Beyond that, my time has mostly been spent working on my papers and research (yes Trinity term has officially begun and thus so has a workload) and exchanging baked goods with my partner. He made me carrot cake and double chocolate cookies, and I returned the favor with Earl Grey Banana Bread and Red Velvet Cheesecake Brownies. Hopefully I can get through a few more new baking recipes before I have to go home in seven weeks.

But what also happens in seven weeks? I get to see my baby!!!

Last stop…

…London! Were you waiting for it? I told you to wait for it, so we now know your inability to follow directions if you didn’t. *Sarcasm Sign*

But it began with a day in London just us girls. Kevin and Dad went to Stonehenge, Old Sarum, and Bath so we had the whole day to ourselves. Mom and I checked into The Rubens at the Palace, a hotel full of memories for us as it was the same hotel we stayed at when we came three years ago. They kindly pretended to remember us, but we know that they don’t (except our favorite doorman Nathan who actually DID remember us!). It’s cute though. The first thing we did was take a tube to Piccadilly Circus to snag two of the last seats to that night’s performance of Les Miserables. They were in the Upper Dress Circle, aka the nosebleed seats, but they were tickets and that is all that mattered. I’m willing to suffer through a lot for the theatre.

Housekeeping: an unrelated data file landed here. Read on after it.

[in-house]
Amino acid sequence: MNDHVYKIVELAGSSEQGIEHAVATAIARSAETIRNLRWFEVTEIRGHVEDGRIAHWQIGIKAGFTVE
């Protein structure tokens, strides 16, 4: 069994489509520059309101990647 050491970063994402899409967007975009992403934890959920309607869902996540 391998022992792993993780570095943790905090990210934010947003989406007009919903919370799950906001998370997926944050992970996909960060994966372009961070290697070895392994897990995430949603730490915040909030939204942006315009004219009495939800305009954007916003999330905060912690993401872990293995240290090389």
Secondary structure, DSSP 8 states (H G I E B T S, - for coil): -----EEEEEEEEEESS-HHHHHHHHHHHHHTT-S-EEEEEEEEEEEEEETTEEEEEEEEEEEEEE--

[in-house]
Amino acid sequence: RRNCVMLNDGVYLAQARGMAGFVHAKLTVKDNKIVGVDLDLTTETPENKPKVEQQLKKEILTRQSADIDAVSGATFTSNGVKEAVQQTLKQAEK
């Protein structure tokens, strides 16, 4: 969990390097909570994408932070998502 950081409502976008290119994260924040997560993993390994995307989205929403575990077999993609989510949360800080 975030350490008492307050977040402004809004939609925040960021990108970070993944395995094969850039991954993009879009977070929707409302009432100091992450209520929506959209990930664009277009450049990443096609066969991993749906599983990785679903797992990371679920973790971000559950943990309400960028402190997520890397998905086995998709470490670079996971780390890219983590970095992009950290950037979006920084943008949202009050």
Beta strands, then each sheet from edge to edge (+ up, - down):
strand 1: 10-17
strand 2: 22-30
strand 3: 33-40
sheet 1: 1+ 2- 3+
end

Our first real activity of the day was going to the Victoria & Albert Museum in the Burrough of Kensington. I loved the museum, and it’s something I had wanted to do in London for a while and just hadn’t gotten the chance. It was full of decorative arts exhibits, so things like clothes, furniture, jewelry, plate ware, and my personal favorite, snuff boxes.

A snuff box, makes more sense why I like them now doesn't it?

Basically a ton of sparkly things which everyone knows I am attracted to like a fish. We lingered over the items from the Tudor era obviously, and while the ball dresses exhibit wasn’t open yet, there was a wonderful exhibit on theatre production that put us in the mood for Les Mis.